What is Depression?
Depression arises throughout the course of our lives. We all experience bouts of sadness and unhappiness. Feelings of sadness can develop because of loss, change, disappointment or a general malaise. Many times these feelings of sadness dissipate over a short period of time. However, sometimes these feelings seem to persist and may interfere with one’s ability to cope with daily life and responsibilities.
When depression affects your daily life, seeking depression treatment can help. Talking to a therapist or psychologist can help you overcome depression’s grip on your life.
Depression’s Associated Disorders
Depression can coexist with virtually every other mental health illness, including:
- Anxiety disorders
- Mood disorders
- Personality disorders
- Thought disorders
- Substance use/abuse disorders
- Other mental health disorders
RELATED MOOD DISORDERS:
Major depression is a change in mood that usually lasts for several weeks or months. Sometimes a person has one episode of major depression and sometimes these episodes can recur throughout the course of someone’s life. Major depression often includes the following symptoms: depressed mood, feelings of hopelessness, a loss of interest in previously enjoyed activities, disturbances in sleep and appetite, difficulty concentrating and making decisions, physical symptoms (such as fatigue) and sometimes thoughts of suicide. These symptoms often interfere with one’s ability to carry on with their daily responsibilities.
Dysthymia is experienced as a less intense feeling of depression but often lasts for a much longer period of time, sometimes for years. People with dysthymia often do not experience significant disruptions in their daily functioning but struggle with ongoing periods of depression.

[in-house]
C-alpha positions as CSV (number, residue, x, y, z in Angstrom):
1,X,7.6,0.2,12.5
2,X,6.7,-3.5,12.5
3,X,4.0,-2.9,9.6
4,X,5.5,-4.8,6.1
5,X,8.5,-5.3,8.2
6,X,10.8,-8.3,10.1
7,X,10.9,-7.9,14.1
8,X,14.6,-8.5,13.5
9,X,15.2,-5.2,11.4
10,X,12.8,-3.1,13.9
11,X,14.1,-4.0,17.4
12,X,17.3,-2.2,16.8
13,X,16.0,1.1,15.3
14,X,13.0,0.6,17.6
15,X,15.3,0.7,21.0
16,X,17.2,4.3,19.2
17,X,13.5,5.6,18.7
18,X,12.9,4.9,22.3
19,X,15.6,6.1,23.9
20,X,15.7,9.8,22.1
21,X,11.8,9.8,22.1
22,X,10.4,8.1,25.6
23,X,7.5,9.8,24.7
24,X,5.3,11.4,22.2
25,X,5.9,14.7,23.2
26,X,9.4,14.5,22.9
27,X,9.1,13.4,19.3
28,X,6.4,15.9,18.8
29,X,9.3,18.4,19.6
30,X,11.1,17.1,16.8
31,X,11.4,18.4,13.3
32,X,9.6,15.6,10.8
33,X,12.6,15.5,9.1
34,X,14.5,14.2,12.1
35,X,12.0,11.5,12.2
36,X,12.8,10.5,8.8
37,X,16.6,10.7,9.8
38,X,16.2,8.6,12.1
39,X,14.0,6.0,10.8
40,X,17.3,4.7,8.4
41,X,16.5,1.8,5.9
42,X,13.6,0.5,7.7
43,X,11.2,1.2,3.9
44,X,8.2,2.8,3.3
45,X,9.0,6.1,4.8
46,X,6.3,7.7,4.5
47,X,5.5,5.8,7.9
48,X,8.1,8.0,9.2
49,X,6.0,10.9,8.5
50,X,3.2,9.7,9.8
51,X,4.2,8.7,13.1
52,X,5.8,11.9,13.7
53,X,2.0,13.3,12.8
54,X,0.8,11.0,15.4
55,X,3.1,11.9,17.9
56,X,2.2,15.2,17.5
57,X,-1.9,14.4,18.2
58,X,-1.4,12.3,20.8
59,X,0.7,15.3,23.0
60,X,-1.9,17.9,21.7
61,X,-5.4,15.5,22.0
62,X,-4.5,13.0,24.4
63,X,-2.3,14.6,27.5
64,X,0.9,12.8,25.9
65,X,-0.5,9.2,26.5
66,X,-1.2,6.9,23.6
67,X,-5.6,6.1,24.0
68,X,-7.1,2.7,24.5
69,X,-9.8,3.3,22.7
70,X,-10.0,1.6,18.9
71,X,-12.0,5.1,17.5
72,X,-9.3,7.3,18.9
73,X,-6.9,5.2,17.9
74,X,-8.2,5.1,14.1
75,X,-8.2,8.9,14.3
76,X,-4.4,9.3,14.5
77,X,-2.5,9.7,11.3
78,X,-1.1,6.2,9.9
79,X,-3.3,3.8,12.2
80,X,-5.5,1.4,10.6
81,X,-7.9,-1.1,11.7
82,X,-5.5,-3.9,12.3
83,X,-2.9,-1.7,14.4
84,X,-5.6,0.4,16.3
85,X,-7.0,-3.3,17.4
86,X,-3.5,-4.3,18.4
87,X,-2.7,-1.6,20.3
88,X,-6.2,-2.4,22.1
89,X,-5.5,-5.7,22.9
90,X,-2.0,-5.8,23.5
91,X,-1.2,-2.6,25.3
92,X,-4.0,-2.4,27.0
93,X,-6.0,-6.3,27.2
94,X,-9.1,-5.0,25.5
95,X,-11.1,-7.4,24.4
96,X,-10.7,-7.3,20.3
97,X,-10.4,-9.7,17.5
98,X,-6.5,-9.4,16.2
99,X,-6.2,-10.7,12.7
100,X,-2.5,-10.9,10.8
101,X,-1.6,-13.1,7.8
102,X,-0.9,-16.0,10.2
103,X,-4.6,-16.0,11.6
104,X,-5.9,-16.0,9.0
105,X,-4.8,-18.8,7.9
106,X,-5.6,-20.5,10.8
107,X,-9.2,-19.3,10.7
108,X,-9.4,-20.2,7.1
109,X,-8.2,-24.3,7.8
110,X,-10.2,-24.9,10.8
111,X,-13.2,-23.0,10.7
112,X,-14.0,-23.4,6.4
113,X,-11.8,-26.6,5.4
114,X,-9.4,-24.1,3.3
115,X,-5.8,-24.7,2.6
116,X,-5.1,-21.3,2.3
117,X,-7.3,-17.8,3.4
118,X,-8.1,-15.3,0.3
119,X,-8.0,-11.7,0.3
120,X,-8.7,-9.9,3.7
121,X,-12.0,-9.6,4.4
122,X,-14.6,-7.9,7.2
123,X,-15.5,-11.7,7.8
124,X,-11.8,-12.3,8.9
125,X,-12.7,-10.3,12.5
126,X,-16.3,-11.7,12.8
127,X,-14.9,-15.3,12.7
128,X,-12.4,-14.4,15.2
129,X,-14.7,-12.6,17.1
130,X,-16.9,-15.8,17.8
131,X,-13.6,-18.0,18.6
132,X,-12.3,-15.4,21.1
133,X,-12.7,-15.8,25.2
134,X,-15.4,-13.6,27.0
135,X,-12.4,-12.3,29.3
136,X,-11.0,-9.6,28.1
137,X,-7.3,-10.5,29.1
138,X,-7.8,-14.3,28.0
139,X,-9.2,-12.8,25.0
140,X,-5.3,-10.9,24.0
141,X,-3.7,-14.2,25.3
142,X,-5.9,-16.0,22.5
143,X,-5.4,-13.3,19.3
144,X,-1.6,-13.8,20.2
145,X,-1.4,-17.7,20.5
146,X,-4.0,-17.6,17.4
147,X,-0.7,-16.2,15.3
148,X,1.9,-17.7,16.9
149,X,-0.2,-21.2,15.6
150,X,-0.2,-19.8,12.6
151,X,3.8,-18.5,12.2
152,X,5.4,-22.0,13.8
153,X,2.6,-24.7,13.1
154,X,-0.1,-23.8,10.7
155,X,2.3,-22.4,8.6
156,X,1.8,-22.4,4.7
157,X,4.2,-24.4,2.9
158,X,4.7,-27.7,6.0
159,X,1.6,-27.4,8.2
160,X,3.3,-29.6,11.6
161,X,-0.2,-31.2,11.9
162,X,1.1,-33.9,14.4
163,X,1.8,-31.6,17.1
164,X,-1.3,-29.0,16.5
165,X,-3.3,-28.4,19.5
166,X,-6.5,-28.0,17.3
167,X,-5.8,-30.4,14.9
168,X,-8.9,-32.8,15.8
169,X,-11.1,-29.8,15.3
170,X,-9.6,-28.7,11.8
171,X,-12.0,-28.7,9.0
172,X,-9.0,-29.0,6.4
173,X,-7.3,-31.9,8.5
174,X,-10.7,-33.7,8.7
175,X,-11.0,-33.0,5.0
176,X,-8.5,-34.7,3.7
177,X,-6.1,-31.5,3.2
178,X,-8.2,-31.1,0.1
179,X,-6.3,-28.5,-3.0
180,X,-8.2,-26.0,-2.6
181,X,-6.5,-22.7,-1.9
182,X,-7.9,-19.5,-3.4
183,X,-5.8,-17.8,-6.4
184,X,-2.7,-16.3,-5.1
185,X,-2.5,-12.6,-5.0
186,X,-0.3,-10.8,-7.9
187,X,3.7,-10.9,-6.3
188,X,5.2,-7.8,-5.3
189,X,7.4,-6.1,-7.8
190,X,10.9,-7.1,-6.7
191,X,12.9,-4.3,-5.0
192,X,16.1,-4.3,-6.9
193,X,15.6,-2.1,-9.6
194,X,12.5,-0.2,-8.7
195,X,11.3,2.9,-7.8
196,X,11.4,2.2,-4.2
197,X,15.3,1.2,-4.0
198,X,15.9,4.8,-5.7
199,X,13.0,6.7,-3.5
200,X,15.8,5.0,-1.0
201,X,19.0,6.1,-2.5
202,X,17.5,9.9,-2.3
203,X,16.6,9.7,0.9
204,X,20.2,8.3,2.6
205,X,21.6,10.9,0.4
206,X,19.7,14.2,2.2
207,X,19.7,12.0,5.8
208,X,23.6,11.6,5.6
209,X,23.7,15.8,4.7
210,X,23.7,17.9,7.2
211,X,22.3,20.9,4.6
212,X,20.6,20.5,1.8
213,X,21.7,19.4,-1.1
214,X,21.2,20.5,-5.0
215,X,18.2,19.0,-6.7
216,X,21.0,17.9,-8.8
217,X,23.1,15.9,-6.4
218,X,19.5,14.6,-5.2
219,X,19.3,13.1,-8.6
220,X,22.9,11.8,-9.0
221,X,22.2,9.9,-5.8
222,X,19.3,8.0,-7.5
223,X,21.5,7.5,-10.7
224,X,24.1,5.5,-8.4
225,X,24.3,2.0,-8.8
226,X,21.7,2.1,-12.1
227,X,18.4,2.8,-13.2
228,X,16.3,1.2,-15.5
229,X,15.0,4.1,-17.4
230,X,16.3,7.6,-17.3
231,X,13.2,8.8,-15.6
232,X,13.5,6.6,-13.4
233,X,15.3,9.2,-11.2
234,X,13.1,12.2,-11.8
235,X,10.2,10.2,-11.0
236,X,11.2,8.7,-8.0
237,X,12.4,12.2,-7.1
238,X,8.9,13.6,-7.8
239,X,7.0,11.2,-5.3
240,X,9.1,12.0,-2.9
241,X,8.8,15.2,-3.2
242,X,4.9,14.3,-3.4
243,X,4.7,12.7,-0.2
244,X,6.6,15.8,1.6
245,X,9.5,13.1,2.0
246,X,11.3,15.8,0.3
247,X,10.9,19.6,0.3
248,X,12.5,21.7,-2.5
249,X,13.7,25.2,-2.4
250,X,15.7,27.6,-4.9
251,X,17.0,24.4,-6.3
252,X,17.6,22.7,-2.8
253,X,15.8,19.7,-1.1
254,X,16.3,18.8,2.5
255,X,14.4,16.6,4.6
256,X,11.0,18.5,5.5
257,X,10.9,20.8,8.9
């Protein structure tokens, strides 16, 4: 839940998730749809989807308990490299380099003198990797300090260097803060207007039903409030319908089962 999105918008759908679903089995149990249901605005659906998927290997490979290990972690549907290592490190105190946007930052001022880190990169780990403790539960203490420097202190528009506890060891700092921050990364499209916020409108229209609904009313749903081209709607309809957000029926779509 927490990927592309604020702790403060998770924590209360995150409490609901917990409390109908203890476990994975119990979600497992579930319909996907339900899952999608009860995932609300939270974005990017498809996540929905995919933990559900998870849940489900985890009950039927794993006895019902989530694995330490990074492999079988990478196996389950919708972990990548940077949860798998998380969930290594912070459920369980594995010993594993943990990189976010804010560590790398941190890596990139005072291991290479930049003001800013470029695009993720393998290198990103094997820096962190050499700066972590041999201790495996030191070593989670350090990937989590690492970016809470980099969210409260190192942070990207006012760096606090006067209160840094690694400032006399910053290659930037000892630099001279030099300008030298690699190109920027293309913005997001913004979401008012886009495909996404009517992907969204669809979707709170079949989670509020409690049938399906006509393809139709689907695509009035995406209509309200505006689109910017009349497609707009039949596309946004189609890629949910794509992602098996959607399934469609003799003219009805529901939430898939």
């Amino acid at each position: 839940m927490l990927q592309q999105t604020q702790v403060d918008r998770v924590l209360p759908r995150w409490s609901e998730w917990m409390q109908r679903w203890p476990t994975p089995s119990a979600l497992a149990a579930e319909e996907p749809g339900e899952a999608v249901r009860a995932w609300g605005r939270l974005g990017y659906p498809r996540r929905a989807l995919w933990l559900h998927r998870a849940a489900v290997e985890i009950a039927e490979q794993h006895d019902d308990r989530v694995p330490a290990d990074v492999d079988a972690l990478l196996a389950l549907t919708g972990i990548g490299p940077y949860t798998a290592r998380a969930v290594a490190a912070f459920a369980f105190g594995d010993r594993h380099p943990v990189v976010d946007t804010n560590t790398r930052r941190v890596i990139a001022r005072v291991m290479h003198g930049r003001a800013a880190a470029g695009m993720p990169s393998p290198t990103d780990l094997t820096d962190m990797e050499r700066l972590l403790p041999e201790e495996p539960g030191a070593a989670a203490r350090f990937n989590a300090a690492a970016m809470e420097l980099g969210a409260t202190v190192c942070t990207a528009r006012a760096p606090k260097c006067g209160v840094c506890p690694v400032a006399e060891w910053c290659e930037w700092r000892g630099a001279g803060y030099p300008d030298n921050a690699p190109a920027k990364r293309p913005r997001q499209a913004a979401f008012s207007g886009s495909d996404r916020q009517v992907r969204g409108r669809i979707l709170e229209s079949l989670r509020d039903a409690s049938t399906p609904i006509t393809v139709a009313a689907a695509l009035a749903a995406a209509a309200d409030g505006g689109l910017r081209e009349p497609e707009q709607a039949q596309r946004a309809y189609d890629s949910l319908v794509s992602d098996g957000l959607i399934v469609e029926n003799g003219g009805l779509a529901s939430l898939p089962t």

People with Bipolar Disorder often struggle with episodes of significant depression and one or more episodes of mania or hypomania. These fluctuations can be devastating and can significantly impact one’s daily personal and social functioning.
Seasonal Affective Disorder (SAD)
SAD is a type of depression that occurs during certain times of the year, often during the winter months. Although SAD is predictable, the feelings of depression can be quite severe.
Adjustment Disorder with Depression
Depression is often a response to life events such as loss, job change, relationship changes, etc. This type of depression usually remits over the course of several months; however, it is often disruptive enough that talking with a professional can help with the symptoms.
Childbirth is an emotionally exhilarating experience that brings with it fear, excitement, pure joy and sometimes depression. It is estimated that up to 10% of new mothers experience emotional distress following childbirth in the form of postpartum depression.
It can be confusing that such intense sad feelings can follow such a joyful time; however, it does occur and treatment can be invaluable to help you cope with the changes in your life and the feelings you are experiencing so that you can enjoy the experience of being a new mother.
Symptoms of Depression
The symptoms of depression can be different for different people. However, often, people diagnosed with a depressive disorder may experience some of the following symptoms: